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Pulp friction: new wood to shake up furniture industry

Manufacturing

AN INNOVATIVE “smartwood” project is turning pulpwood into a material almost identical to tropical hardwood that is stronger and more environmentally friendly.

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Researchers from the Flinders Centre for NanoScale Science & Technology (CNST) in South Australia have collaborated with Australian company 3RT Holdings Pty Ltd to develop a method for converting cheap pulpwood into a highly sustainable tropical hardwood substitute.

3Wood contains the same properties as tropical hardwood but maintains a stronger dimensional stability, making it easier to be moulded into furniture.

CNST Director and co-developer David Lewis said 3Wood helped eliminate wastage and was a more environmentally friendly alternative to other products.

“We can manufacture blocks of wood out of pulpwood with the same strength as a 100-year-old tree but without the problems,” he said.

“There is a lot of wastage in current hardwood production. If you take a big tree only a small percentage of that becomes hardwood, the rest is chipped and burned.

“We use a glue to stick it (the wood-waste) together and reconstitute it, get it into one block and do it in an environmentally friendly system. Our adhesive is formaldehyde free.”

3Wood is made from a complete log – includes wastewood – and does not bleed out or stain nearby floors or walls.

3RT use a process known as lignocellulose manufacturing technology to compress softwood to create a new product that is denser, harder and more durable than the original.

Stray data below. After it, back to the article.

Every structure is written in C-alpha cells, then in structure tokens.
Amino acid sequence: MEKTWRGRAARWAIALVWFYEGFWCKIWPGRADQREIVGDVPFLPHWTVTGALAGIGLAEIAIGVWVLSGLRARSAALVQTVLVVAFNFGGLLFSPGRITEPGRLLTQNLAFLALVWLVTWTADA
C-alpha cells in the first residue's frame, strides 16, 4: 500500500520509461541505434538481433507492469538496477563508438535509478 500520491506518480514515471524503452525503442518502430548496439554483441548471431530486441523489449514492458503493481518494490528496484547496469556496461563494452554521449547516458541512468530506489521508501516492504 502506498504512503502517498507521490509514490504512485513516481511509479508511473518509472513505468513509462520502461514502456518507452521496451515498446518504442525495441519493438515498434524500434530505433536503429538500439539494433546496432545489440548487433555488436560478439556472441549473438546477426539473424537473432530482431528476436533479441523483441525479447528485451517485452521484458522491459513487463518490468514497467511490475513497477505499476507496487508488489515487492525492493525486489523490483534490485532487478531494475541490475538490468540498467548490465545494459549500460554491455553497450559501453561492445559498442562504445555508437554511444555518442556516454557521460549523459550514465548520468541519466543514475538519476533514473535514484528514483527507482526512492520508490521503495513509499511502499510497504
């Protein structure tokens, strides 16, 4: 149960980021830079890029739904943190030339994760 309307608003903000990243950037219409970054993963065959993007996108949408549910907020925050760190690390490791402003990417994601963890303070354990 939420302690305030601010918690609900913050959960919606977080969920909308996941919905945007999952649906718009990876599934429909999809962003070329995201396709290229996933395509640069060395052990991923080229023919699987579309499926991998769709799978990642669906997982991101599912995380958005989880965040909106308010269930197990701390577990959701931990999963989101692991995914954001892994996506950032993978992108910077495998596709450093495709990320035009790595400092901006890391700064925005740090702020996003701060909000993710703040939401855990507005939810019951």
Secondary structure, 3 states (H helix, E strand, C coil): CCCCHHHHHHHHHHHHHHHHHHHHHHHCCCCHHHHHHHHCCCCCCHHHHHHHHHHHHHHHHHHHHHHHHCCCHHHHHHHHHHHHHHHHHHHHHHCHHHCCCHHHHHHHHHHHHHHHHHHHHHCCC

During the process, ordinary pulpwood – which is cheap and accessible – is given a unique water-based adhesive that reacts with the fibres in the wood to make it stronger.

The wood is then exposed to a combination of temperature and pressure to form it into a rectangular shaped 3wood block with dimensions of 120cm x 13cm x 5cm.

TAFE SA has designed a table from the new product to help give the research team a better understanding of the properties and demonstrate its effectiveness.

Professor Lewis said by changing its form it was easier to manipulate the wood and shape into different products without the downsides of normal hardwood.

He said more materials could be added to the wood to make it termite resistant, UV light resistant, water resistant or fire retardant but those modifications were still being developed.

3RT managing director Peter Torreele said the availability of the new “smartwood” made it easier to reduce the carbon footprint of the manufacturing industry.

“There are a lot of materials with a very high carbon footprint, whereas wood has a very low carbon footprint,” he said.

“Almost 40 per cent of all logs in the world are being cut into chips for the pulp and paper industry.

“This 3Wood makes the harvesting of native forests, unnecessary. We are aiming to replace all applications where today hardwood would be used if it were available – furniture, floors, frames and there are other possibilities – it is endless.”

Torreele said 3RT were in discussions with various companies around the world to commercialise the product.

South Australia’s capital Adelaide has three long-standing public universities, Flinders UniversityUniversity of South Australia, and the University of Adelaide, each of which are consistently rated highly in the international higher education rankings.

This is a Creative Commons story from The Lead South Australia, a news service providing stories about innovation in South Australia. Please feel free to use the story in any form of media. The story sources are linked in with the copy and all contacts are willing to talk further about the story.

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